As you might know, DMD/Windows (the reference compiler for the D programming language) does not use the standard COFF format for the object files it generates, but the fairly obscure OMF instead. This fact itself causes quite a number of annoyances. For example, the format differences make it unable to link static libraries produced by other compilers to D projects, which is especially annoying since it also applies to DLL import libraries. You also cannot use any tools which expect object files in COFF format and vice versa.

However, all of these issues, as annoying as they may be, do not pose a serious problem, they can all be worked around. But there is another one, and it has seven letters: OPTLINK. OPTLINK, courtesy of Digital Mars, is the linker which comes with DMD. There are quite a number of issues with it:

First, it is proprietary closed-source software. Apart from some people’s idealistic worries, this also poses a serious problem to more pragmatically inclined coders because there are no alternative linkers for OMF, at least no even half-decent ones. This means that if you stumble upon a bug, you can do nothing more than to wait for Walter Bright to fix it.

Second, even if the source code was available, it would probably still be hard to fix bugs, since, according to Walter himself, large parts are written in assembler – a maintainer’s nightmare. This might also explain why it took him so long to fix some serious bugs in the past…

Third, there are bugs. Lots of bugs, compared to other linkers and with the pretty high version number (8.00.2) in mind. If you want to know what I am talking about, just search the D newsgroups; projects which make extensive use of templates seem to be affected more often than others. Until yesterday, I personally had been spared from this kind of issues, but the OPTLINK bug I encountered yesterday almost drove me crazy, because one wouldn’t expect this at all:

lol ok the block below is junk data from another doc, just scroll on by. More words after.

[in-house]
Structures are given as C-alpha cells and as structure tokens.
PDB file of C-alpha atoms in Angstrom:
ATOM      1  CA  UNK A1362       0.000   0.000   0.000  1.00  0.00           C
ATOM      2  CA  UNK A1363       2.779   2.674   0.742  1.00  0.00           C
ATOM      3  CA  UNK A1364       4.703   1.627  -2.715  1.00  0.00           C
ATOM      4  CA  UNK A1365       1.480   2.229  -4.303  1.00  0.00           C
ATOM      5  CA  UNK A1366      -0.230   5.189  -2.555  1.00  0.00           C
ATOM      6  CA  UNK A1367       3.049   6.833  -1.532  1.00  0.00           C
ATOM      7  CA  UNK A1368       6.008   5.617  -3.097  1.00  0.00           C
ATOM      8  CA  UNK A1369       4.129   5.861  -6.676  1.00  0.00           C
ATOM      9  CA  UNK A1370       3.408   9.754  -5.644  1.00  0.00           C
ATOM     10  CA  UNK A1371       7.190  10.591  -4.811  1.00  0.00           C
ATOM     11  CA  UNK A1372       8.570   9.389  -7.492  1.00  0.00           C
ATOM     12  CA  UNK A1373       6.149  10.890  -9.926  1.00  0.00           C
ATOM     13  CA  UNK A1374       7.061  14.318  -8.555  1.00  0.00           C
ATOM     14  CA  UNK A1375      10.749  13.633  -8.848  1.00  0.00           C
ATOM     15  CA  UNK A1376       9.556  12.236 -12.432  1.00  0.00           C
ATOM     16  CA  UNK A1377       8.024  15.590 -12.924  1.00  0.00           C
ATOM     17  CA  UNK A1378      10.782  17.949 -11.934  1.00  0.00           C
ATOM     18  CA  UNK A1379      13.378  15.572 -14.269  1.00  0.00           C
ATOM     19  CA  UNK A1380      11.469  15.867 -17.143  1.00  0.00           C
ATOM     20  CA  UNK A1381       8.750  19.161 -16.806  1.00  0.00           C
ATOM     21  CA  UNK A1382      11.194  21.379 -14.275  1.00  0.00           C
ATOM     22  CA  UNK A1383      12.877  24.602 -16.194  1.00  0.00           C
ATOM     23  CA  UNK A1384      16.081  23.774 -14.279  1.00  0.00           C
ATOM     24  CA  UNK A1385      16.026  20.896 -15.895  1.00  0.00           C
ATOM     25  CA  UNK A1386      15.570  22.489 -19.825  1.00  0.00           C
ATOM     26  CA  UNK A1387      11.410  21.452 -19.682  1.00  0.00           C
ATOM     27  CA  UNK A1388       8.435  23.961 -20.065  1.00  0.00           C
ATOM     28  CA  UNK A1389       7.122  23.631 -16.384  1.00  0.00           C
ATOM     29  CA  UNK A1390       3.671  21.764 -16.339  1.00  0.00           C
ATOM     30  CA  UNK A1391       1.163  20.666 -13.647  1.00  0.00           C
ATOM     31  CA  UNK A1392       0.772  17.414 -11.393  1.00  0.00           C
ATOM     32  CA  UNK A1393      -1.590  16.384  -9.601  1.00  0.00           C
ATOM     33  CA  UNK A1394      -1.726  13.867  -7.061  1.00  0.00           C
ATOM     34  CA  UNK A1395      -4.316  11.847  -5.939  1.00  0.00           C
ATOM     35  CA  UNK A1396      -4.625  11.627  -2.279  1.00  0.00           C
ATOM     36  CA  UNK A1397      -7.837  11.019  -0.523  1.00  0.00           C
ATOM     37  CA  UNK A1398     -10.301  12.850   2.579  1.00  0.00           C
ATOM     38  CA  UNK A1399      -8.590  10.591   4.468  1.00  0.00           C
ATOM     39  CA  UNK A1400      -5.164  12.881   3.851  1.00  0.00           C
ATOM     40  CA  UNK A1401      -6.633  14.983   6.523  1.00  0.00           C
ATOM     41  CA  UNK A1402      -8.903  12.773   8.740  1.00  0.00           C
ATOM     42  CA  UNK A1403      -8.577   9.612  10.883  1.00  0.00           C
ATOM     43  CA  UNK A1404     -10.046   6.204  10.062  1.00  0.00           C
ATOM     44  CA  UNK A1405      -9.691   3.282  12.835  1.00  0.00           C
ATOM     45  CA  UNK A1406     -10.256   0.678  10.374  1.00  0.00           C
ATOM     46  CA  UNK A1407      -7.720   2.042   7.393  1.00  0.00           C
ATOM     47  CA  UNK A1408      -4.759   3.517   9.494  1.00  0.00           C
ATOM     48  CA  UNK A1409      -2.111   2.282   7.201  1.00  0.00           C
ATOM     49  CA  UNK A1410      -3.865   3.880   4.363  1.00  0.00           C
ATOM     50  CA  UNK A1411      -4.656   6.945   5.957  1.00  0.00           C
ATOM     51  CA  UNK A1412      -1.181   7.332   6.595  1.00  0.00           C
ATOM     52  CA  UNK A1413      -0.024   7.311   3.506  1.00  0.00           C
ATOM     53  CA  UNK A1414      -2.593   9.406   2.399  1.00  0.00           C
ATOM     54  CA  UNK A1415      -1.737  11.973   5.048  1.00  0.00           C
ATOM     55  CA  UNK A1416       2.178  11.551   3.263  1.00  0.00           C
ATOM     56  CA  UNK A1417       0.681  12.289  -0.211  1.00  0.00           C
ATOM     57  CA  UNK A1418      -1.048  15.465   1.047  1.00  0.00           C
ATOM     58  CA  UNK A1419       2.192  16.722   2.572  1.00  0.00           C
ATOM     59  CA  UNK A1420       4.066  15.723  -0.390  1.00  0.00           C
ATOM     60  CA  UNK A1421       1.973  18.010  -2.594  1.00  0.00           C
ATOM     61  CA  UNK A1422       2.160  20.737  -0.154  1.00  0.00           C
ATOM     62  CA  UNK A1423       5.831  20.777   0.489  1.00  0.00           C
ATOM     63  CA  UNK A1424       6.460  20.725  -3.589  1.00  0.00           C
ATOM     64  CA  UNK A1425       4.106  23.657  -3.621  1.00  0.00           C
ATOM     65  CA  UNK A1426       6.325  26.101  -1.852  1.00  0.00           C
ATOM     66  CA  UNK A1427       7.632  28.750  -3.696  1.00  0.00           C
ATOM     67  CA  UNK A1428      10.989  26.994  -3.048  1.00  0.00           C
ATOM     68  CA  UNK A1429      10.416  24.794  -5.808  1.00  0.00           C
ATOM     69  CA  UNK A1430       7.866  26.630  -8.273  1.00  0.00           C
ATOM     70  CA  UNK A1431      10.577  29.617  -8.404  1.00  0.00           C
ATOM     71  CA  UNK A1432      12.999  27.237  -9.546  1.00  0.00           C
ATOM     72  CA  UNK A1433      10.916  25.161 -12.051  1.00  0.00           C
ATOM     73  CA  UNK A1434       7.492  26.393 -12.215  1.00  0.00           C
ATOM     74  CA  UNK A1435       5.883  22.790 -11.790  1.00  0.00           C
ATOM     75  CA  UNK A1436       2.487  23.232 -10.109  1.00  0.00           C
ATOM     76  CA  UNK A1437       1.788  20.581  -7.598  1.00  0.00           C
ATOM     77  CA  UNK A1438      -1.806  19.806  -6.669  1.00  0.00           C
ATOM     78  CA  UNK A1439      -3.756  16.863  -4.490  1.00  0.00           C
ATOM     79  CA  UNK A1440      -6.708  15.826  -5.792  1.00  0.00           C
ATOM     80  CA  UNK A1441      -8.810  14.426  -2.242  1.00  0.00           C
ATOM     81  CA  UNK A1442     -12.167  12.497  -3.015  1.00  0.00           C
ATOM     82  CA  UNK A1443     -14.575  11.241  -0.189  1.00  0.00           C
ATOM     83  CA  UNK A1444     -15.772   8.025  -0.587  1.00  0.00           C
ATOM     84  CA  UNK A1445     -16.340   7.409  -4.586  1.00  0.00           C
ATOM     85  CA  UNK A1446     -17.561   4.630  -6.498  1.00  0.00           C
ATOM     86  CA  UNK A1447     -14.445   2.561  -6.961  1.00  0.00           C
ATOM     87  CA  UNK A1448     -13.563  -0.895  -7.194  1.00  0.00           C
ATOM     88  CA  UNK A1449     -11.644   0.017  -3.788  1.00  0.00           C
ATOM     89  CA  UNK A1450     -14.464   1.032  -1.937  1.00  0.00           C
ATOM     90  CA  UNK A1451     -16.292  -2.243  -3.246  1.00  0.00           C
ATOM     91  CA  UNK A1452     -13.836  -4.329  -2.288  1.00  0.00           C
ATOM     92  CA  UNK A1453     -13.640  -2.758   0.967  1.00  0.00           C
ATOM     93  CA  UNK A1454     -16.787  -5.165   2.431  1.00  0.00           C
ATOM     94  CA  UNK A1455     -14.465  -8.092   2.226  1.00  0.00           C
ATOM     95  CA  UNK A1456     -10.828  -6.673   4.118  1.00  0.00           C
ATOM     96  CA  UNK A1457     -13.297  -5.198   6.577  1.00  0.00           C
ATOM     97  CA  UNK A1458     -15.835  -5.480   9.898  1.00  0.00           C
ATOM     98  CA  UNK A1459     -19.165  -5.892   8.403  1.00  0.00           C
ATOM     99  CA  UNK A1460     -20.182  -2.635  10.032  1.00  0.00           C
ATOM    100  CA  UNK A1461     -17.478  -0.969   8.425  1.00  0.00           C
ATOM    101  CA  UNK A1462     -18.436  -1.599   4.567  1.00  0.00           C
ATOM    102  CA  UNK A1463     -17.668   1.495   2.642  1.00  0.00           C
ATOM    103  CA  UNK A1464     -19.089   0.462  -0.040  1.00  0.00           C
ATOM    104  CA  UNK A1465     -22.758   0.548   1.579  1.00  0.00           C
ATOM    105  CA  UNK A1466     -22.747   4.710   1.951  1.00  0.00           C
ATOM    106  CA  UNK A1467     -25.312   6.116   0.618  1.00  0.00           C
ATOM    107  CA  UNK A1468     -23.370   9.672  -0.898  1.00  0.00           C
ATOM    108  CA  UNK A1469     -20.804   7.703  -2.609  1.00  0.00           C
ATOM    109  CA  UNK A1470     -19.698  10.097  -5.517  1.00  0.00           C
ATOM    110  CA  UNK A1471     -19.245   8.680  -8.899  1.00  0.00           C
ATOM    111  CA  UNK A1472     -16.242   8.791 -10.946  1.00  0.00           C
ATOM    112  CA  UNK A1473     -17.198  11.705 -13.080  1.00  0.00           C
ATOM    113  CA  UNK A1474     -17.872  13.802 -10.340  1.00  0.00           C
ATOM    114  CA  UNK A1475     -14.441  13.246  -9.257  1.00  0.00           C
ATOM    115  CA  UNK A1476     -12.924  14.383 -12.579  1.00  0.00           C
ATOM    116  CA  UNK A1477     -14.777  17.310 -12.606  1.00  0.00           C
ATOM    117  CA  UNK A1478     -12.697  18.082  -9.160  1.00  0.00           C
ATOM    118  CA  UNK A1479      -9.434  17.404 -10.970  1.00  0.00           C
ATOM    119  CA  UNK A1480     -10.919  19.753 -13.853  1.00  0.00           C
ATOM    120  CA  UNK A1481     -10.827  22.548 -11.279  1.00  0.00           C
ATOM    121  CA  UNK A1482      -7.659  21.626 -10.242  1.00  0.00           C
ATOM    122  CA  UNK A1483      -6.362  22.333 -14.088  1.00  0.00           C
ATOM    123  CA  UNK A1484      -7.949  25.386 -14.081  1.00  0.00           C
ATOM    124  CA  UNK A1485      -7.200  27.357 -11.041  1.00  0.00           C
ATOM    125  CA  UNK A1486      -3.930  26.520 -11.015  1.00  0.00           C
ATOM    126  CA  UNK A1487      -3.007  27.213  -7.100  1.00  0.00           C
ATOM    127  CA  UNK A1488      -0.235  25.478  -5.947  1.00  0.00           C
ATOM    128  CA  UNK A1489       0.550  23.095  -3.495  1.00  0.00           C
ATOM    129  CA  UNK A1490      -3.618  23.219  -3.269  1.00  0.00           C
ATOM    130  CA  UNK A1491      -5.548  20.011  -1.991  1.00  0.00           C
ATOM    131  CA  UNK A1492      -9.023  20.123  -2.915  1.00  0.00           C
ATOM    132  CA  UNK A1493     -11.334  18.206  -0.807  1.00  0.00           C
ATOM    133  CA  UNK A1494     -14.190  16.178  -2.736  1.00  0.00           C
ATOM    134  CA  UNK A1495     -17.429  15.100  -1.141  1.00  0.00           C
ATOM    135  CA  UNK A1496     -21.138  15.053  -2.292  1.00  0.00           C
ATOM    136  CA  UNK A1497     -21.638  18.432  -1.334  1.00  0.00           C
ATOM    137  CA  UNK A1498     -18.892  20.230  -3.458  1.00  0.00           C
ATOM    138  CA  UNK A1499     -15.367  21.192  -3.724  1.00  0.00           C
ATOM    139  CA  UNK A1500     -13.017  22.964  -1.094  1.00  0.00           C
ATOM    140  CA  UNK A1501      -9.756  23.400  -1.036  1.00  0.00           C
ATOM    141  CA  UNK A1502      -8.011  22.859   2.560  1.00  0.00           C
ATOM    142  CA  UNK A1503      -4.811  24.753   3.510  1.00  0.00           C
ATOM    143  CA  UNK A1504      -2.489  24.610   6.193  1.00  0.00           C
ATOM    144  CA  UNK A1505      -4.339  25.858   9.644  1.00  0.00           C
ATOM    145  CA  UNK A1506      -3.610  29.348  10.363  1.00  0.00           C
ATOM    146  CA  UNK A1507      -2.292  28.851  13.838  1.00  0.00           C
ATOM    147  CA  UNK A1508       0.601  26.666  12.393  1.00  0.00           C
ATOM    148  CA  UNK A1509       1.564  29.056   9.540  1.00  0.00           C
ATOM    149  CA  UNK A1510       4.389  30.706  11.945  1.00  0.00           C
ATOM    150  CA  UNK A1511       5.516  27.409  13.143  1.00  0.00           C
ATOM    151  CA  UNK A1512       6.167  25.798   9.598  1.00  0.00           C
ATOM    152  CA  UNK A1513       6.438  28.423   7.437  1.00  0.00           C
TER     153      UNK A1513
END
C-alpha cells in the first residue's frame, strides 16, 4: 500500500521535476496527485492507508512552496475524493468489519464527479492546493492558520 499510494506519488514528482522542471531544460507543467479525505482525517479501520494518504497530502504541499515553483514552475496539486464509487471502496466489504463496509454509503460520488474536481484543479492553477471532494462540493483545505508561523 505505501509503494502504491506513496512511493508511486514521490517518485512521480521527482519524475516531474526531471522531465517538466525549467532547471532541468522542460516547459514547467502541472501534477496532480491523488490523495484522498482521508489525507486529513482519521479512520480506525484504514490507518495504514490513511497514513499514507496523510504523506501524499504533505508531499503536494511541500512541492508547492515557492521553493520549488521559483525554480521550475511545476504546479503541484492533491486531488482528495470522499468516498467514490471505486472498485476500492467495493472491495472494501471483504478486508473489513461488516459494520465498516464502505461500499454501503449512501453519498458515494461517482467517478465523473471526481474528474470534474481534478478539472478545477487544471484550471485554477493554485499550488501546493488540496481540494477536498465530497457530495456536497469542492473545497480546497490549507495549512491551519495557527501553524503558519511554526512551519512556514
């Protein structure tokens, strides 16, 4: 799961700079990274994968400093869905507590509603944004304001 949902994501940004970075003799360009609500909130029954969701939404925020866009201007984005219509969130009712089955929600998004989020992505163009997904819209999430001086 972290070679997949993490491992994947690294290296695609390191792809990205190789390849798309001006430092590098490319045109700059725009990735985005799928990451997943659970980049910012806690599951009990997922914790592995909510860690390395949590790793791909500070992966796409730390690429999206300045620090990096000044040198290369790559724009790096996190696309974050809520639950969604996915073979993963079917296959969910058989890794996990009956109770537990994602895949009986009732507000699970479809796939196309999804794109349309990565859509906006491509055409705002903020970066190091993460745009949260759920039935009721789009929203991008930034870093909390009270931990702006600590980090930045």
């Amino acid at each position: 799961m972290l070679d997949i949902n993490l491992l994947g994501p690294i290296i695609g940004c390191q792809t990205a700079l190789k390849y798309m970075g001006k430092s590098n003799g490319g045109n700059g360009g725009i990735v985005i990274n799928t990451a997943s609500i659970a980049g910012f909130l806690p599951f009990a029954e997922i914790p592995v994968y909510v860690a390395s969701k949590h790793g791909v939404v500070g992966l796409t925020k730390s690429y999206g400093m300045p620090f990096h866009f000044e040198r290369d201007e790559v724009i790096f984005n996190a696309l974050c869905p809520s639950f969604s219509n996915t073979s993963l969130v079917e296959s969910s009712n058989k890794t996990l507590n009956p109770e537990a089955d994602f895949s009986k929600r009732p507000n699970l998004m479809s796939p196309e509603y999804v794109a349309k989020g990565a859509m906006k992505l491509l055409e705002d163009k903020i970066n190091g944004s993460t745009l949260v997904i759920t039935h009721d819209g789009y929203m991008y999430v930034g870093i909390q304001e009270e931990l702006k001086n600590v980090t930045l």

After I had worked quite some time on Linux exclusively, I needed to compile a Windows version of a project of mine. So I went ahead and rebooted, updated DMD, Tango and a few other tools. Everything worked fine, the project even built fine, until I needed to build debug symbols into the binary. Every time I just added the -g flag to the compiler invocation, OPTLINK would abort with »Error 118: Filename Expected«. Because I had also upgraded my build tool, my first thought was that the linker commands could really be broken, but on closer inspection, it turned out that the invocation was generated perfectly fine. So I went on and downgraded all of the tools again, but to no avail – again the same error, although debug builds had worked flawlessly in the past.

After having searched for about an hour, I finally found the cause, and I could not really believe it at first: Compared to my previous D/Windows setup, I had added the Notepad++ installation directory to my PATH. You might ask yourself now, »Um, what? How should that break the linker?« Well, it turned out that OPTLINK apparently has problems with handling plus signs in all the lookup paths it uses, including not only the ones passed at the command line, but also those from the environment variables.

For a second I was really tempted to just drop DMD altogether, but unfortunately, there currently is no other D compiler of comparable quality for Windows. In my eyes, it would really help if DMD used COFF for its object files, making it possible to easily switch out OPTLINK, since the maturity of the tool-chain is currently the number one problem of D.